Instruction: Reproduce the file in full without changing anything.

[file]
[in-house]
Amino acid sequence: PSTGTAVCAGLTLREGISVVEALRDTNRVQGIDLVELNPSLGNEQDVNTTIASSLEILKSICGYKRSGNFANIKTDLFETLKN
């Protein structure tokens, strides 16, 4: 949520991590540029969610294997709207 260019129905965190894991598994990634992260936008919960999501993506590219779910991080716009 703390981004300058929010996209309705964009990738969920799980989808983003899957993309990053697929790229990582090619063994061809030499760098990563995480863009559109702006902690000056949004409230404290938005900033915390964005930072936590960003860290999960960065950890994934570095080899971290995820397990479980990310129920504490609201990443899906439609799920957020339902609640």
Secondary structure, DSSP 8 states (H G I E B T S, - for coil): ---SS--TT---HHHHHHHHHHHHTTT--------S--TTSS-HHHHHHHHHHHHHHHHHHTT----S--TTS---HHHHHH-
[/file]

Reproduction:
[in-house]
Amino acid sequence: PSTGTAVCAGLTLREGISVVEALRDTNRVQGIDLVELNPSLGNEQDVNTTIASSLEILKSICGYKRSGNFANIKTDLFETLKN
């Protein structure tokens, strides 16, 4: 949520991590540029969610294997709207 260019129905965190894991598994990634992260936008919960999501993506590219779910991080716009 703390981004300058929010996209309705964009990738969920799980989808983003899957993309990053697929790229990582090619063994061809030499760098990563995480863009559109702006902690000056949004409230404290938005900033915390964005930072936590960003860290999960960065950890994934570095080899971290995820397990479980990310129920504490609201990443899906439609799920957020339902609640």
Secondary structure, DSSP 8 states (H G I E B T S, - for coil): ---SS--TT---HHHHHHHHHHHHTTT--------S--TTSS-HHHHHHHHHHHHHHHHHHTT----S--TTS---HHHHHH-